While Mr. Bush ponders his options, Senator Barack Obama of Illinois, the Democratic presidential nominee, and his running mate, Senator Joseph R. Biden Jr. of Delaware, met separately on Thursday with a Georgian delegation visiting the party convention in Denver.

"He wanted to show solidarity and show that he's engaged on this very important foreign policy issue," said Michael McFaul, an Obama adviser.

Meanwhile, Cindy McCain, the wife of Senator John McCain, the presumptive Republican nominee, visited Georgia this week as part of a humanitarian mission.

At the White House, the nuclear pact and the economic package are at the top of a menu of options being debated by senior officials. Officials said they were still finalizing the aid package, which they estimated would be in the $1 billion range. Other ideas include rebuilding the shattered Georgian military and aggressively investigating Russian business transactions in the West in search of corrupt practices, officials said.

John P. Hannah, the vice president's national security adviser, would not discuss administration plans, but told reporters on Thursday that in Georgia Mr. Cheney would deliver "a clear and simple message that the United States has a deep and abiding interest in the well-being and security of this part of the world."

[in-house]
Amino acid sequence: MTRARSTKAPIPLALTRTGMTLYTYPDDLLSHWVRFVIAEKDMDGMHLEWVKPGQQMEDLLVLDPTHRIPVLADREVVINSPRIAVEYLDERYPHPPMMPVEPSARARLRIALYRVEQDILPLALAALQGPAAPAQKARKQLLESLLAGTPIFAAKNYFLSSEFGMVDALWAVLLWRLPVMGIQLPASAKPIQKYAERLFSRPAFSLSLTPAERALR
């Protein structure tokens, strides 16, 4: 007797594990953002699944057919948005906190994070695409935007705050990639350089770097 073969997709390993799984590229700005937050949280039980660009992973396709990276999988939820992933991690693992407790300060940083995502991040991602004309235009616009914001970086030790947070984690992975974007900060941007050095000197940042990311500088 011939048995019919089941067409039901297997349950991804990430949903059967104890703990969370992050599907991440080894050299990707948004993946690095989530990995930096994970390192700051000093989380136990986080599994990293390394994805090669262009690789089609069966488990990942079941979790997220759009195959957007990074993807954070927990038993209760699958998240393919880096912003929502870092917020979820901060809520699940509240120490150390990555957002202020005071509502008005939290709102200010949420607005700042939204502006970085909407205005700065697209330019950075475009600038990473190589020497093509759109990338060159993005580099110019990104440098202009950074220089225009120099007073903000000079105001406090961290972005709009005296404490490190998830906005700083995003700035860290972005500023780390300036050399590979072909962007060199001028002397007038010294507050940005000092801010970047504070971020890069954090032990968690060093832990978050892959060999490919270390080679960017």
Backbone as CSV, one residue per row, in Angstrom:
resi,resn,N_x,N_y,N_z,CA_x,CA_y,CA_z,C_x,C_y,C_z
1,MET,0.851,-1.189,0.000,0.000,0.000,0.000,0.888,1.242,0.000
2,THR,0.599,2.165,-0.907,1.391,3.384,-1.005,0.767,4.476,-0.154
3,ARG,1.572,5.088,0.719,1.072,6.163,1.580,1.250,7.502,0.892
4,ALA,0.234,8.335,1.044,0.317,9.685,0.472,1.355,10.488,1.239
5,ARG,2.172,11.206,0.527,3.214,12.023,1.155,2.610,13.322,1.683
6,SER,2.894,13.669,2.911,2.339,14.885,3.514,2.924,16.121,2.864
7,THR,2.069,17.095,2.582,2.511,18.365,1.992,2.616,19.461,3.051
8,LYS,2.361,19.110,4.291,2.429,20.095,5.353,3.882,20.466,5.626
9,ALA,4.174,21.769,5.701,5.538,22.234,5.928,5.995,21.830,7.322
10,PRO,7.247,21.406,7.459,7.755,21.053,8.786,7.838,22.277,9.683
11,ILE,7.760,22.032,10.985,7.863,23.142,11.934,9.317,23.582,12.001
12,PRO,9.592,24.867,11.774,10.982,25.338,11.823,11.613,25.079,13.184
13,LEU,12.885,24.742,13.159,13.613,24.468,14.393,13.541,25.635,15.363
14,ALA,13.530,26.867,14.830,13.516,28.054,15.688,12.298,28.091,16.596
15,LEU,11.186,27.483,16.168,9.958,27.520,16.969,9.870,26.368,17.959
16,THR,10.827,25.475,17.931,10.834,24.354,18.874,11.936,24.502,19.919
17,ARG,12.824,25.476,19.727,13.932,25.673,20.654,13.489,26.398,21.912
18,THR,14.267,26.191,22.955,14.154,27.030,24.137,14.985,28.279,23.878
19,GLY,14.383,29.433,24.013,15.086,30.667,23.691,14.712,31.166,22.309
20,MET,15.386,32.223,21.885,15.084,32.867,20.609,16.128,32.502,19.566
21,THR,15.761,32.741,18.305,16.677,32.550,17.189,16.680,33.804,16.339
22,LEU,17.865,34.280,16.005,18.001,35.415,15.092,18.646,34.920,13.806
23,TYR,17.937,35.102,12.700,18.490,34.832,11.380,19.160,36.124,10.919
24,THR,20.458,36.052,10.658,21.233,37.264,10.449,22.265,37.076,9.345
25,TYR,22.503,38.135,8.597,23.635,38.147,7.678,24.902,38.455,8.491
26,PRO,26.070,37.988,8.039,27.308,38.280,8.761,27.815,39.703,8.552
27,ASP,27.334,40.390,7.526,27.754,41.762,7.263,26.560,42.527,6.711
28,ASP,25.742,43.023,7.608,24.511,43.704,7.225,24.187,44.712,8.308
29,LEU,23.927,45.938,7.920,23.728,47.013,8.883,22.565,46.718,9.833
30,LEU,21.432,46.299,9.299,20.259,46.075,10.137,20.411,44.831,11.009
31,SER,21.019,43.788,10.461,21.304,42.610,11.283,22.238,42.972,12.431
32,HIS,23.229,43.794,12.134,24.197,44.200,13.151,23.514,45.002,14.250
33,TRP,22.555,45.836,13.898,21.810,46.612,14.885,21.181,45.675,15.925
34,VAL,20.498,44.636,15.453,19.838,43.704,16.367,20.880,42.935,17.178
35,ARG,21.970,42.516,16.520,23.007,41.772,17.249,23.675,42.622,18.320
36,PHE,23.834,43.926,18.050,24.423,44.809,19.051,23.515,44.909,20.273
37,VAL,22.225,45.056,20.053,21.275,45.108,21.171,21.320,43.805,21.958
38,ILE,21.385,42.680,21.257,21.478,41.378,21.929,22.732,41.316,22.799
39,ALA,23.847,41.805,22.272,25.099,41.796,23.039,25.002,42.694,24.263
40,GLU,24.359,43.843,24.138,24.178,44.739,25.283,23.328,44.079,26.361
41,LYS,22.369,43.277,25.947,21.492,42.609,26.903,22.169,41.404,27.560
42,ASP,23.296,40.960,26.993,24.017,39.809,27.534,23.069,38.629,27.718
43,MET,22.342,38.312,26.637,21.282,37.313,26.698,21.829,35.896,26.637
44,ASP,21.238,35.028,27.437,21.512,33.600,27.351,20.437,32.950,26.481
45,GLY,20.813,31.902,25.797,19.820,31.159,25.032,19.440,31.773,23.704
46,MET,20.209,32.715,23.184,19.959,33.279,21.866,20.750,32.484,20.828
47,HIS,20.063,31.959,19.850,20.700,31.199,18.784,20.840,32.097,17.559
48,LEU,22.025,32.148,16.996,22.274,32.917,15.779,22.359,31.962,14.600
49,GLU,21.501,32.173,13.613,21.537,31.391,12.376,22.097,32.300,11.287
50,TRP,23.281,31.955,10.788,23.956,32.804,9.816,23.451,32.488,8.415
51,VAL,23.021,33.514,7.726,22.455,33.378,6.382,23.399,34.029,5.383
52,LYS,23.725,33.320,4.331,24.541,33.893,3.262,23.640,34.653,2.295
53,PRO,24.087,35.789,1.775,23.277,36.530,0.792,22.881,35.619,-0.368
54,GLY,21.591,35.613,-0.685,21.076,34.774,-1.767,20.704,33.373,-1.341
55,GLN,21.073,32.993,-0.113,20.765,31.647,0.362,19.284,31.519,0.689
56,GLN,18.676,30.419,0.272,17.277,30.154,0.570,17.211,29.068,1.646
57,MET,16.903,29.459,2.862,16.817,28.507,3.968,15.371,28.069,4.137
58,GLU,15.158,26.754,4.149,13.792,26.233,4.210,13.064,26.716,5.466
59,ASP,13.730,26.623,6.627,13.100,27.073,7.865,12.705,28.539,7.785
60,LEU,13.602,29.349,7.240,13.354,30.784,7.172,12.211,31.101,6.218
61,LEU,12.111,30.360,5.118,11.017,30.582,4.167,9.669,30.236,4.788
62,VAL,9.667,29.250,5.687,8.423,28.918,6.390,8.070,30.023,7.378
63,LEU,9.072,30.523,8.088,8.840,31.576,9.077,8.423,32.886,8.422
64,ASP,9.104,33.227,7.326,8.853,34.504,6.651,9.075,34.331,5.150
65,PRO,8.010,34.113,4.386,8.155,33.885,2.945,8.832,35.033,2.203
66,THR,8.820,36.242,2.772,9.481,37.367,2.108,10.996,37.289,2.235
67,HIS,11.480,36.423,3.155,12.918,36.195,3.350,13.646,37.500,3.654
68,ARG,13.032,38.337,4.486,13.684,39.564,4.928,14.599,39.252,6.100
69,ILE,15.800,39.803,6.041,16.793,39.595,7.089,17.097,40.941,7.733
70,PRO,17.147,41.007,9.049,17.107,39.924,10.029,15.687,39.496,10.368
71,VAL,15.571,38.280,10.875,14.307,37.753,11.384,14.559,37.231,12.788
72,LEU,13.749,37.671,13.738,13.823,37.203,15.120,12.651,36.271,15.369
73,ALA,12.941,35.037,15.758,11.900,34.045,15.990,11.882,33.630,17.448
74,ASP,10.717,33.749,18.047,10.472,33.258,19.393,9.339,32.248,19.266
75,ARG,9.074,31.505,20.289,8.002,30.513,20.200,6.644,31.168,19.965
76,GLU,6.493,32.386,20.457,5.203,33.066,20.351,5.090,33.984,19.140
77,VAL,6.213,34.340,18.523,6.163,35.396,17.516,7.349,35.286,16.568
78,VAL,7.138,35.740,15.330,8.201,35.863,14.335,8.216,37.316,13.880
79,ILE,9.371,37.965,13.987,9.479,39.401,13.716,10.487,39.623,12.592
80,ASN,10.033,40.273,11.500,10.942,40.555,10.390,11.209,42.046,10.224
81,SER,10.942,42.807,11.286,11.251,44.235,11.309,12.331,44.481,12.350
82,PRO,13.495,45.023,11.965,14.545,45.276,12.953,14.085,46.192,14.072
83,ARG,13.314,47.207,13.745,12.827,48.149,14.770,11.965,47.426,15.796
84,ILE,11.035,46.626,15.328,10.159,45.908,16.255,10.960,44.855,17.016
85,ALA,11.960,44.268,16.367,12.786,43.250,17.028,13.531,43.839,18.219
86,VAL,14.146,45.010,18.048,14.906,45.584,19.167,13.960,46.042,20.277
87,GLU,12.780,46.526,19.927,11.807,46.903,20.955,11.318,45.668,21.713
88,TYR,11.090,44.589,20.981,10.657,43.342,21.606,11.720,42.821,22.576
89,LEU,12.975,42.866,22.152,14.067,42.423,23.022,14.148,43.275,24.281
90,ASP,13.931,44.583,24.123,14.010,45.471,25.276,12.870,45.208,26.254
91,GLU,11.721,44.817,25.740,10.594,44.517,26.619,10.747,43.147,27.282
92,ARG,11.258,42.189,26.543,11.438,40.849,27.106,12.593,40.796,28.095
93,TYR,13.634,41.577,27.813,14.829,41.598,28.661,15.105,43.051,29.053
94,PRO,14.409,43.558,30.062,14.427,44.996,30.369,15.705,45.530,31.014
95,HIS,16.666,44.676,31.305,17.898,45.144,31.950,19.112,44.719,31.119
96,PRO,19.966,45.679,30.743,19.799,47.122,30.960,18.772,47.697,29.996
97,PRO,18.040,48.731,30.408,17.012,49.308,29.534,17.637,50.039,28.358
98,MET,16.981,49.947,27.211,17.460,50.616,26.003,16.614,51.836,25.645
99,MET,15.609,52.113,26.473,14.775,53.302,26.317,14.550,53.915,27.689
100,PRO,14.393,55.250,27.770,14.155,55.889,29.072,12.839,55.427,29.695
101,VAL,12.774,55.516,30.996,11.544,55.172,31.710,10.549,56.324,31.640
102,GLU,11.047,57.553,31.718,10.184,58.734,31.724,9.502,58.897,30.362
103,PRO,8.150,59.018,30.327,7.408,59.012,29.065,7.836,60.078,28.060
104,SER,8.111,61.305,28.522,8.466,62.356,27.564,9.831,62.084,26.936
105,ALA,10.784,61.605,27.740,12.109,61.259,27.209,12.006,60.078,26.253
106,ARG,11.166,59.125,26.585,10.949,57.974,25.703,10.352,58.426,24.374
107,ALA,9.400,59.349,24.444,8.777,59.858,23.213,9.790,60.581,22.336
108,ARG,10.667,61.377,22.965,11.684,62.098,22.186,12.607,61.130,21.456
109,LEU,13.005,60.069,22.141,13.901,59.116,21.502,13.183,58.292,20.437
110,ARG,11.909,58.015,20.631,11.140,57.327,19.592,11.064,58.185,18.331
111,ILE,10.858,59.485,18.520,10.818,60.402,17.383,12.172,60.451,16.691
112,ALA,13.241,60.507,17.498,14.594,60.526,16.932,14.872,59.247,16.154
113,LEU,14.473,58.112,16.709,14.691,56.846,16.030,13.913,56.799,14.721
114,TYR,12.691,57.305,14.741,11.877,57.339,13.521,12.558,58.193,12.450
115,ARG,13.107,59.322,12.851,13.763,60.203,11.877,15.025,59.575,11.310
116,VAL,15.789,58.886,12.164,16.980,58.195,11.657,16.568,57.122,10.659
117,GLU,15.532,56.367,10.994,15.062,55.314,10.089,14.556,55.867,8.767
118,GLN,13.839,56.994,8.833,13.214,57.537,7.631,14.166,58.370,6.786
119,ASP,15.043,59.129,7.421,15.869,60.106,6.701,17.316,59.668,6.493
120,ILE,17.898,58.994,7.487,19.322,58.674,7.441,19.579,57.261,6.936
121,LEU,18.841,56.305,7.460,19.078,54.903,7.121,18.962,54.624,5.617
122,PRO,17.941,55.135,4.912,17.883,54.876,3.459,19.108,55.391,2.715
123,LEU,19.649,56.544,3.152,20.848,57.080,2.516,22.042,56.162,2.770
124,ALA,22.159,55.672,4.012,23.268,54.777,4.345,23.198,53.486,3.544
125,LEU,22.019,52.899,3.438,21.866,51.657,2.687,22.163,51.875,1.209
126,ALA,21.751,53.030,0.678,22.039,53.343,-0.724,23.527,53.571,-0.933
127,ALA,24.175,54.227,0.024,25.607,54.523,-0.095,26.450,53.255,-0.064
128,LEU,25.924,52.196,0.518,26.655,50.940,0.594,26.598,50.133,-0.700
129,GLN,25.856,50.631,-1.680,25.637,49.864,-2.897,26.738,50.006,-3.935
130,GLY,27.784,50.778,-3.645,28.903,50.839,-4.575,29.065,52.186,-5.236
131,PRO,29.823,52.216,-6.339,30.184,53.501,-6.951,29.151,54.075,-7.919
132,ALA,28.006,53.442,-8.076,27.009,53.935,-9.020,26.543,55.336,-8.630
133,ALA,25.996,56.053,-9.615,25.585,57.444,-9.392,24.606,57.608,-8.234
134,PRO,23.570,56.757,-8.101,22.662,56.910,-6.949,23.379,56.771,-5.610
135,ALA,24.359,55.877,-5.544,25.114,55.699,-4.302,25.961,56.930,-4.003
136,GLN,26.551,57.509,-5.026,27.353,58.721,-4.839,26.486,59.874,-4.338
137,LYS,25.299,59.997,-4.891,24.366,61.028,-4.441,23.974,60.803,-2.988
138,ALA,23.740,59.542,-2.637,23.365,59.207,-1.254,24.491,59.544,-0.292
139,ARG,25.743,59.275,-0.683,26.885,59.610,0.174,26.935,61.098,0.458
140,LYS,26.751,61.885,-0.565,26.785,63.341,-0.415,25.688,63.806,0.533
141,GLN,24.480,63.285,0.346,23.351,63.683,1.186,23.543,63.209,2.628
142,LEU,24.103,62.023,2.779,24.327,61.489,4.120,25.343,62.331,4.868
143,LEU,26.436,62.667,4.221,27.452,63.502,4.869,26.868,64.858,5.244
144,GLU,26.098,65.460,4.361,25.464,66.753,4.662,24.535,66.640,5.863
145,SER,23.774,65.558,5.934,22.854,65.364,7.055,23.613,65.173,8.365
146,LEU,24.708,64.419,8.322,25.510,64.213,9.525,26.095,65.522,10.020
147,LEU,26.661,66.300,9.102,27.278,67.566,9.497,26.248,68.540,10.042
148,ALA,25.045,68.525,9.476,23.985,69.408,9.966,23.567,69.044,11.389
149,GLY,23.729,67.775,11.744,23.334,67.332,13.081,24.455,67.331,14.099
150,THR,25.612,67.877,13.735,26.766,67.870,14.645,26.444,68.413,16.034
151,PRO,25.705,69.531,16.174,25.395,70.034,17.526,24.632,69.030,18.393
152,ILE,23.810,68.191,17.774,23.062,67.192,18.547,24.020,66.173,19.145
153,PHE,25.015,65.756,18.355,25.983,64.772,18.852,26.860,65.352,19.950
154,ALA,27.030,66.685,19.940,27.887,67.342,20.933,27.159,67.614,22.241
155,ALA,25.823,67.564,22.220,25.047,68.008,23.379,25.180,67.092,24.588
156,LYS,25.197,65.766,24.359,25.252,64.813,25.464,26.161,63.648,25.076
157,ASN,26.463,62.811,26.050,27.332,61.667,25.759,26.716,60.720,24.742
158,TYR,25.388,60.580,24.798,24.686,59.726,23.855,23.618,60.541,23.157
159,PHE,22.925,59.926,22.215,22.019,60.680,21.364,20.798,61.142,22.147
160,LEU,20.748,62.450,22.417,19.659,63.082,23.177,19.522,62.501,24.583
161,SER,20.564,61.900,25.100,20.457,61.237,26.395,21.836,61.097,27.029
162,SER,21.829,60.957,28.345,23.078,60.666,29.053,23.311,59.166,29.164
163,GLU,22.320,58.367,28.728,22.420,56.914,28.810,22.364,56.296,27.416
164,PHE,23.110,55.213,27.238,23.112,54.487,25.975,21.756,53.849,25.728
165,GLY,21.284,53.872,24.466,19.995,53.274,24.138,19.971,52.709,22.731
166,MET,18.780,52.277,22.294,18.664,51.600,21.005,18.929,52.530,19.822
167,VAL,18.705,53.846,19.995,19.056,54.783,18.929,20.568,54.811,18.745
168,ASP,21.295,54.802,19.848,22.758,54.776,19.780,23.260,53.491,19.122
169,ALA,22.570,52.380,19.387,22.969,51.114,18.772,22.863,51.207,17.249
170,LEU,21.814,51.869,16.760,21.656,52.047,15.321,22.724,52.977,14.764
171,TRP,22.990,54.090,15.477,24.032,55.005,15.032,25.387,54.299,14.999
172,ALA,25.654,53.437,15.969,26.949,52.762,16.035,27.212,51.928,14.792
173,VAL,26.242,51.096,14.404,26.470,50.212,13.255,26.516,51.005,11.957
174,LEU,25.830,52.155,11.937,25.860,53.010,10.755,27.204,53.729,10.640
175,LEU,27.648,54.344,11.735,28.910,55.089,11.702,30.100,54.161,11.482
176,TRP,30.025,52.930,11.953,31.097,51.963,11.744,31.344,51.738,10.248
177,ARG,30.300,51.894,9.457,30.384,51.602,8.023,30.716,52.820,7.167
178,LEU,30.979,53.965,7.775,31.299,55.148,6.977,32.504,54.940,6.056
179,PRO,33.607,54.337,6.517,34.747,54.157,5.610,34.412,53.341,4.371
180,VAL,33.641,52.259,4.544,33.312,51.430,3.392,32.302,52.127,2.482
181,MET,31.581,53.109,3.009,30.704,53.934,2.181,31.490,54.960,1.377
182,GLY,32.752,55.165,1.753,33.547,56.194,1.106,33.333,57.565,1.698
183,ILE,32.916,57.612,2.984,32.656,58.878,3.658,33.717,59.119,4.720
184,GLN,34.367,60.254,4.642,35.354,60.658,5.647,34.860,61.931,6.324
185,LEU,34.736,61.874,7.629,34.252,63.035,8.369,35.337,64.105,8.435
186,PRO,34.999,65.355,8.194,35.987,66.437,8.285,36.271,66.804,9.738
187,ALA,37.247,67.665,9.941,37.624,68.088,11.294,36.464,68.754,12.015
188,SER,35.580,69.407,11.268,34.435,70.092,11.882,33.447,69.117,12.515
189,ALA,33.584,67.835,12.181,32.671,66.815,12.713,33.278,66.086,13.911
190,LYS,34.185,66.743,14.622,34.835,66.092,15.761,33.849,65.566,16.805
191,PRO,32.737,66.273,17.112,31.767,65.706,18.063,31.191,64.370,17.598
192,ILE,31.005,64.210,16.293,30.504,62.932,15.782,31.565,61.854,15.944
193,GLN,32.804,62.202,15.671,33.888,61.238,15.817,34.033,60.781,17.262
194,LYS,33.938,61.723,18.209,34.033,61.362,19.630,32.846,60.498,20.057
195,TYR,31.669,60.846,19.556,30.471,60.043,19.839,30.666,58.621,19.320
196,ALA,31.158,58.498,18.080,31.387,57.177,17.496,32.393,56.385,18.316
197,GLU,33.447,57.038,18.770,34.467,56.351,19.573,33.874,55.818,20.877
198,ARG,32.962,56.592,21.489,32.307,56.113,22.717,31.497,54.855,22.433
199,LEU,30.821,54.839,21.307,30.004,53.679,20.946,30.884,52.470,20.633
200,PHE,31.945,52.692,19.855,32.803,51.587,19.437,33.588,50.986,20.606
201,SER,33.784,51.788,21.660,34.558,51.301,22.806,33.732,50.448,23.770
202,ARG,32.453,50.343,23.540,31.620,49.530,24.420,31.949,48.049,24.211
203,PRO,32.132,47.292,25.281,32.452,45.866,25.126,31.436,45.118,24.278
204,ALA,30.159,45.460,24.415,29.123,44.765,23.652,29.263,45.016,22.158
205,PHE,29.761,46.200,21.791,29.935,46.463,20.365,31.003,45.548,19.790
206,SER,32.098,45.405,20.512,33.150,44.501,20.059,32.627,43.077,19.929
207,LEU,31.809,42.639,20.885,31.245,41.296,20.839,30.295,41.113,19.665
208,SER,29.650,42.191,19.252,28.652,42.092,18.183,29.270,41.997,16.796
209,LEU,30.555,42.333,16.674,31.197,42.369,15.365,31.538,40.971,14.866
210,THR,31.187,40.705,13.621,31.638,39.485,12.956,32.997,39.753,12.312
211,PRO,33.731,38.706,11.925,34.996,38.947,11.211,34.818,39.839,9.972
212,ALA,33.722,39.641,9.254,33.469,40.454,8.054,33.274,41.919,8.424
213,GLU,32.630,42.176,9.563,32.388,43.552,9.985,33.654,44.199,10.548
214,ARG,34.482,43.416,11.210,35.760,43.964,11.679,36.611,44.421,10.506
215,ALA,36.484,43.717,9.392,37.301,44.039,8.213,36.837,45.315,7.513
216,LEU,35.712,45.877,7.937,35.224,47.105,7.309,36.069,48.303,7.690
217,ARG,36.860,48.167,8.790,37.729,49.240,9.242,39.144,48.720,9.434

The nuclear deal was broached by Mr. Bush during a July 2006 visit to Russia, and the two governments spent two years shaping a formal agreement before signing it in Moscow in May on the day before Vladimir V. Putin, who is now prime minister, stepped down as president. The United States already has similar agreements with Europe, China, Japan and other countries.

The pact does not require Congressional approval but must be reviewed on Capitol Hill for 90 legislative days before it can go into effect. Congress could block the deal with majority votes in both houses or it could proactively approve it without waiting for the clock to expire.

Senator Biden, chairman of the Senate Foreign Relations Committee, had introduced a bipartisan measure to approve the deal, and his House counterpart, Representative Howard L. Berman of California, had pushed through committee a measure approving it with conditions. But now neither predicts it will pass. "Even before Georgia, there were real issues," Mr. Berman said. "This came along, and there's just no appetite for it now."

The issue prompted an intense debate within the administration, with some advocates of the agreement arguing for just leaving it alone because the 90-day period would probably not be completed this year, anyway, requiring the clock to restart next year.

"At the moment, people are worried that the current crisis in Georgia will make it harder to insulate the nonproliferation cooperation from the wider difficulties in the relationship," said Robert J. Einhorn, a former assistant secretary of state for nonproliferation.

Critics of the agreement, though, said the president should not only withdraw it but also vow not to resubmit it next year. "Without taking these actions, the administration's tough talk should be viewed as white noise," said Henry D. Sokolski, executive director of the Nonproliferation Policy Education Center, based in Washington.

by Peter Baker

Steven Lee Myers contributed reporting.

The New York Times